The New York Times' recent glowing profile of the band--one could call it a puff piece, but this is a band that deserves puffing--alluded to the general critical sense that this is a band poised to make the musical equivalent of the Great American Novel. And while that's an accurate picture of their potential, it's still somewhat misleading. Their previous two works were like Bukowski set to music--they're edgy and darkly funny tales of urban alienation and angst and alcoholism, tremendously enjoyable, but still somewhat out of the mainstream. Whereas "High Violet" is more like Updike, with married-with-child lead singer Matt Berninger as Rabbit Angstrom, and a little extra angst on the side. He's settling uneasily into domesticity and starting to care about the things most people care about, but he's also trembling with fear, seeing danger around every corner. He promises us it isn't "Rabbit, Run." ("I won't be no runaway, `cause I won't run" ends up being one of the best and most memorable choruses on the album.) But there's enough conflict and longing for oblivion that it obviously isn't "Rabbit at Rest", either.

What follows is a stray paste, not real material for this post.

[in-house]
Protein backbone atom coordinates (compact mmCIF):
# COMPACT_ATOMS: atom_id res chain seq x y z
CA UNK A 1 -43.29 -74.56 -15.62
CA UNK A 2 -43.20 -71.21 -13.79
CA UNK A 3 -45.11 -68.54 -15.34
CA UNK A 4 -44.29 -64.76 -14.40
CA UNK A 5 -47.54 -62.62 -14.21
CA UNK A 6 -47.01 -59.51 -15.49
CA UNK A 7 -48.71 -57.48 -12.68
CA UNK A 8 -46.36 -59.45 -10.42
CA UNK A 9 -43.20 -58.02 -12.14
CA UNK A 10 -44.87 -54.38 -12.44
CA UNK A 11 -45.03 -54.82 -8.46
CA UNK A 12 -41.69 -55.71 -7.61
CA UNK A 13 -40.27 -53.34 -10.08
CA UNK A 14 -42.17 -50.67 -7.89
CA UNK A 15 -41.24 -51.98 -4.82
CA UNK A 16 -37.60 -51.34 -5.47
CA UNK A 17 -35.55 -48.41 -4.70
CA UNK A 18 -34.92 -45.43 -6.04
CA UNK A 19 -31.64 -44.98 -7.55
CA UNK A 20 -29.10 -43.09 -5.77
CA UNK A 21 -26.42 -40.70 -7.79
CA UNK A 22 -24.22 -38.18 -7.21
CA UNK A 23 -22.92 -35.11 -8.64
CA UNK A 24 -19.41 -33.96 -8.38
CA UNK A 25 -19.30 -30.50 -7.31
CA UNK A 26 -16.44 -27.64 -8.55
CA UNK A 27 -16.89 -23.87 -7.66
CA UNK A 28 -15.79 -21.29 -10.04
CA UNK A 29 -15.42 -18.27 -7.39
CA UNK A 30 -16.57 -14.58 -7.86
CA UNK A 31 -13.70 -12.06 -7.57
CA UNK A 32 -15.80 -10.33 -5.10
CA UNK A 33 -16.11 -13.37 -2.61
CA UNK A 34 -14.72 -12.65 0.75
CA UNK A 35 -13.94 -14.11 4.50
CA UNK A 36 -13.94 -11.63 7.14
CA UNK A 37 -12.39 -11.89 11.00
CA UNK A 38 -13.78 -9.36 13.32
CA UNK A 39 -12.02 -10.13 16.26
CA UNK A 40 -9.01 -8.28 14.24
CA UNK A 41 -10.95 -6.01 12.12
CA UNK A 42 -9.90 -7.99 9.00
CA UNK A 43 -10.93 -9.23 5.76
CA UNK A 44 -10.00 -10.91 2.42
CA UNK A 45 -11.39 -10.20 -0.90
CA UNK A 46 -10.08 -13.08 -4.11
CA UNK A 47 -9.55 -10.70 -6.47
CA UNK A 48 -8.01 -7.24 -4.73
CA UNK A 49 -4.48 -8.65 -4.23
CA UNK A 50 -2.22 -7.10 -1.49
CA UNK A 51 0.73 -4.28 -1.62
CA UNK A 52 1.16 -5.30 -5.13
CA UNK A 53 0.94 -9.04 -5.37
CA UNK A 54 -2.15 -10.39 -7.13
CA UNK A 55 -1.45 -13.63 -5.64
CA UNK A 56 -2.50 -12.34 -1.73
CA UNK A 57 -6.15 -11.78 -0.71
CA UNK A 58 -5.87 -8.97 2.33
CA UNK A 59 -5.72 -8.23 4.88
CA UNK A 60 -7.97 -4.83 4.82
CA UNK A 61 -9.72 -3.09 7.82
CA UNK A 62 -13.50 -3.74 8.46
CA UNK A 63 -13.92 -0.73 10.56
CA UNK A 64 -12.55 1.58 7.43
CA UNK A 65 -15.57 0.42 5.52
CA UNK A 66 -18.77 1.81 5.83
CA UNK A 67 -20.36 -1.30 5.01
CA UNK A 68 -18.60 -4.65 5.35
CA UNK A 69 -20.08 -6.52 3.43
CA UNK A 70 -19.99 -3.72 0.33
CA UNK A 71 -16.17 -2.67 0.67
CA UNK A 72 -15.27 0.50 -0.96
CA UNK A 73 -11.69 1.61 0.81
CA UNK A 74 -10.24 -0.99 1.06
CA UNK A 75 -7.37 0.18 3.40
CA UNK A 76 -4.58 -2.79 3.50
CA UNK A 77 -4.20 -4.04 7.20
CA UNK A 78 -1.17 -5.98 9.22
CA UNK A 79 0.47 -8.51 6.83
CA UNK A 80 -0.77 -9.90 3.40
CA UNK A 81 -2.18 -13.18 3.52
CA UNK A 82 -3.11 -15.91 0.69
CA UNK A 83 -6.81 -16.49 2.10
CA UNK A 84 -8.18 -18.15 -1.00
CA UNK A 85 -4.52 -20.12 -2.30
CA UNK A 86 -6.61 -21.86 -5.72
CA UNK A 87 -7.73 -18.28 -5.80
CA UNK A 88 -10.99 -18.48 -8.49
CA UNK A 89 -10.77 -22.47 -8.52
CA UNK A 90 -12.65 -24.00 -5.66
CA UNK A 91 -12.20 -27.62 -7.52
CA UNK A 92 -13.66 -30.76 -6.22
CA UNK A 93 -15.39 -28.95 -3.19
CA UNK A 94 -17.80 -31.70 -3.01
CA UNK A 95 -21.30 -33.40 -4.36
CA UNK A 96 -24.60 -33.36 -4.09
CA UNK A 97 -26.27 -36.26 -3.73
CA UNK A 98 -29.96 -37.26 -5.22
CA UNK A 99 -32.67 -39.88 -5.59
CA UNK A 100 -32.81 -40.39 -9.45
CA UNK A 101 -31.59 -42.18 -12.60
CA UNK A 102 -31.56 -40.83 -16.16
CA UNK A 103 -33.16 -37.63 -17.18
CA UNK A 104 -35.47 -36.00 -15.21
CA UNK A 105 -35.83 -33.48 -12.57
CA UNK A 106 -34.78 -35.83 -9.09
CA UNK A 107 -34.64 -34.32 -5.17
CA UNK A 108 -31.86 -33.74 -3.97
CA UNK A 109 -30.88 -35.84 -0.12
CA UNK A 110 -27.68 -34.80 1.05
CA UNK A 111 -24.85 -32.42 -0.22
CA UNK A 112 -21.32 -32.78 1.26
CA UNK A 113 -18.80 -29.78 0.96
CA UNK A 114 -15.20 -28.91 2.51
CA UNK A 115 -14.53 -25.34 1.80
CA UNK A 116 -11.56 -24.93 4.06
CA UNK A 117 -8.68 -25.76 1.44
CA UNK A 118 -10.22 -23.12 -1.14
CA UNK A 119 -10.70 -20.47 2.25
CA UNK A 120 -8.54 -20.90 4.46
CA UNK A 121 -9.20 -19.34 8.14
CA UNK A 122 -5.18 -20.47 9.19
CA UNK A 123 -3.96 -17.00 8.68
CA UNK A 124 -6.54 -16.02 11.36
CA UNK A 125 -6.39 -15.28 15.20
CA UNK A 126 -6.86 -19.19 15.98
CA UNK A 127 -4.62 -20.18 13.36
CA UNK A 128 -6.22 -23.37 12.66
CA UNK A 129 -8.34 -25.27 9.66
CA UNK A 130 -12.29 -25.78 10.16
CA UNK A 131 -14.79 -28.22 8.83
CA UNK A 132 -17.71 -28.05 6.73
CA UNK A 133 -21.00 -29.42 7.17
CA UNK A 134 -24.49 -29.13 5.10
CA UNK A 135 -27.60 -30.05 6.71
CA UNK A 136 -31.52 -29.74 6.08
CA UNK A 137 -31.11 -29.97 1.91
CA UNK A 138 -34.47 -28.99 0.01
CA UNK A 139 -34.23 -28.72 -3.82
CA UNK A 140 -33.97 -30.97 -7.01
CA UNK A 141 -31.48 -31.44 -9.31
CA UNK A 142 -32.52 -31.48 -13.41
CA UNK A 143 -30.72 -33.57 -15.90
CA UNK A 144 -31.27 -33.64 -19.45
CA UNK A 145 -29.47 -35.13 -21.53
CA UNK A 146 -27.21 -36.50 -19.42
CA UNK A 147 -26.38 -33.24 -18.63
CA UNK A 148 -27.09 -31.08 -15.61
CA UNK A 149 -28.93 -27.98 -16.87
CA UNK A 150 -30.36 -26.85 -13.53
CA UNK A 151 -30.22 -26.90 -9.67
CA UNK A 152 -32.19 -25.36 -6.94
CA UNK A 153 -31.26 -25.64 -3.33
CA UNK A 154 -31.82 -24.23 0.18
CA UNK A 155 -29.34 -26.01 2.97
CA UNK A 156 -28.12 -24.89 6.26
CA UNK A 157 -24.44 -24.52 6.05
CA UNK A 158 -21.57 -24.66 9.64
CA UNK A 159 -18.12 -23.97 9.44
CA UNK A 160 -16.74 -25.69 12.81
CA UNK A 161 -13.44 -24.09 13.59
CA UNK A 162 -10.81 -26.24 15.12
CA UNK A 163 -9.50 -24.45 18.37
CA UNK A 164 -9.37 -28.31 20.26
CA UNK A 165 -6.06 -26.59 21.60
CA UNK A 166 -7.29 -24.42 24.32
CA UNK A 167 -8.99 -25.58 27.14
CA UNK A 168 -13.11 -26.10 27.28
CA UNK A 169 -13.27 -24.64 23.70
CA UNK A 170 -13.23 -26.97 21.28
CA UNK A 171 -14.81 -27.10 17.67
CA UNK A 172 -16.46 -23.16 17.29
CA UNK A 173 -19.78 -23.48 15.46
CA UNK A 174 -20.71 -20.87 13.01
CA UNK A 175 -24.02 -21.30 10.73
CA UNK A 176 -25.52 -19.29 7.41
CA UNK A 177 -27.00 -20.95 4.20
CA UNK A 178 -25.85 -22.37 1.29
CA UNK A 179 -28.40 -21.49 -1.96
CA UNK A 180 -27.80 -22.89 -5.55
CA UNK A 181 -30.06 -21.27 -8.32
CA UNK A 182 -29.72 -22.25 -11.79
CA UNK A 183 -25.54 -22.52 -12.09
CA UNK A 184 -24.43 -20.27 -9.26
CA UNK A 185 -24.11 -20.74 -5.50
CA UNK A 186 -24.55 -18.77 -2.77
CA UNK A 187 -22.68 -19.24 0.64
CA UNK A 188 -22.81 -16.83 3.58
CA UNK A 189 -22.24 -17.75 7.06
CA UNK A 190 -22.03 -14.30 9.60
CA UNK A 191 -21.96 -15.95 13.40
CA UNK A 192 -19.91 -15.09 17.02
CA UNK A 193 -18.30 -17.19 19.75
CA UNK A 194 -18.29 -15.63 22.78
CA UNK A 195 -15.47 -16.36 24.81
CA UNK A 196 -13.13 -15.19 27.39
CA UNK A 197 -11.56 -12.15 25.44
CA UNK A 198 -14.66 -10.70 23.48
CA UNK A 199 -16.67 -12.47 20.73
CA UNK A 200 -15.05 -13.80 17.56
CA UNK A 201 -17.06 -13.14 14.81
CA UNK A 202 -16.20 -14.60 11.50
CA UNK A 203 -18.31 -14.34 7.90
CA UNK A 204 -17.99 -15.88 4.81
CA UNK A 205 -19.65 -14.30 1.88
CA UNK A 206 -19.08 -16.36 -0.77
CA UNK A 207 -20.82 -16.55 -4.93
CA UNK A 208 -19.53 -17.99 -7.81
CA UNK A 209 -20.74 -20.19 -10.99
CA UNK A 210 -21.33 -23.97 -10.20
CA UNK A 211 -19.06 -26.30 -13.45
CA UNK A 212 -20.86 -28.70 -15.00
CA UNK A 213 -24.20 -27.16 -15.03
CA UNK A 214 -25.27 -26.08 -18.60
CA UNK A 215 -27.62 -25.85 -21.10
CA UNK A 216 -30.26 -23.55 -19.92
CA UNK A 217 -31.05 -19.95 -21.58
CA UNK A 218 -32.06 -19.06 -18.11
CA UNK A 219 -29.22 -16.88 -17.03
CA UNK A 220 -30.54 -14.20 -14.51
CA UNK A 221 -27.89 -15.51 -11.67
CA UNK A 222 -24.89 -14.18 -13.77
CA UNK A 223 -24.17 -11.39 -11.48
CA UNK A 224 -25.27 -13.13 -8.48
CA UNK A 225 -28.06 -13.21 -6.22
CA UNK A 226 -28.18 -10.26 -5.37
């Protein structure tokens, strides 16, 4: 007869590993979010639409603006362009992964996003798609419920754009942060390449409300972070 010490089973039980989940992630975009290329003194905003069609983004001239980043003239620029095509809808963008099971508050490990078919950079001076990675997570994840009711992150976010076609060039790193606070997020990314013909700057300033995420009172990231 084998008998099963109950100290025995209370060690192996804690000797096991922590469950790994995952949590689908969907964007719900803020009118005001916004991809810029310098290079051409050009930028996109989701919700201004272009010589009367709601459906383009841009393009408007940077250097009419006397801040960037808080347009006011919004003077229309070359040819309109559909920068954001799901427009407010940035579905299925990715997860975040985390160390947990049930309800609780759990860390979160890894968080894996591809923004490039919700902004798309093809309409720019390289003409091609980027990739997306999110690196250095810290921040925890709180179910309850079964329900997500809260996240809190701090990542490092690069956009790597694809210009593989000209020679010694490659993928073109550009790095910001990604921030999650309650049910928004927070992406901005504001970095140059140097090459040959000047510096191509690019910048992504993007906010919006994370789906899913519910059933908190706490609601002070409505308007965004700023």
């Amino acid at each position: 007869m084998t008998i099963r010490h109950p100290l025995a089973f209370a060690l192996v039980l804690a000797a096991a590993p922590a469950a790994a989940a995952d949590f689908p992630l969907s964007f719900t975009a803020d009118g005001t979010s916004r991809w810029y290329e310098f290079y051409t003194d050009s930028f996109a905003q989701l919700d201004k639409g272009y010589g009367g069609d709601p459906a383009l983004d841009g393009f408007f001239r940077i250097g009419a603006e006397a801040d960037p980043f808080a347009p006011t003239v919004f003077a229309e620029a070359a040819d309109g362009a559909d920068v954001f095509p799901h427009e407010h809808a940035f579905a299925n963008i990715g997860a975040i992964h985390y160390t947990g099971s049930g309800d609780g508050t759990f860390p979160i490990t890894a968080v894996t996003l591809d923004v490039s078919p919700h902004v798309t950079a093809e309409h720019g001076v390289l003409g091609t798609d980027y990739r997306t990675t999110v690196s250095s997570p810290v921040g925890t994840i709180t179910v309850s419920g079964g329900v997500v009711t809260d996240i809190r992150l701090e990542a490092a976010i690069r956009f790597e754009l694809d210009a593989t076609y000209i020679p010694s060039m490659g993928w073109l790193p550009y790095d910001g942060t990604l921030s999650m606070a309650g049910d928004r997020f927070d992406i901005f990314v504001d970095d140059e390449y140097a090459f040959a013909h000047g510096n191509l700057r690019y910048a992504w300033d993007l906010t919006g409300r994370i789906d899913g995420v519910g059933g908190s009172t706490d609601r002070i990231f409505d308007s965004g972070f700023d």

Again, Berninger's observations seem more squarely aimed at the average American here than on previous works; "I still owe money to the money, to the money I owe" feels like a zeitgeist-capturing line if ever there was one, something that sounds equally apropos for Brooklyn or Brooklyn Park. And yet Berninger's unable, unwilling, and has no need to entirely shed the jaded urbanite persona he's revealed to us on previous albums. So all this leaves him with one foot still planted in white hipsterdom and another astride the white picket fence, and with no clear sense of whether he's coming or going. Whereas on "Boxer" he sang "Can I have a minute and not be nervous, and not think about my dick," here he's talking about how "we live on coffee and flowers, try not to wonder what the weather will be." He mentions hoisting his kid on his shoulders and giving him ice for his fevers, but also says, "I don't have the drugs to sort it out." Is he out of drugs? Is he off of drugs? Abstaining for the sake of the kid, the wife, himself? Or are there simply not enough varieties and quantities of drugs to give him peace of mind in such a complicated situation? Like all the best lyricists, he's written this in a way that it can be interpreted many ways, and mean many things to many people depending on which parts resonate with their own experiences.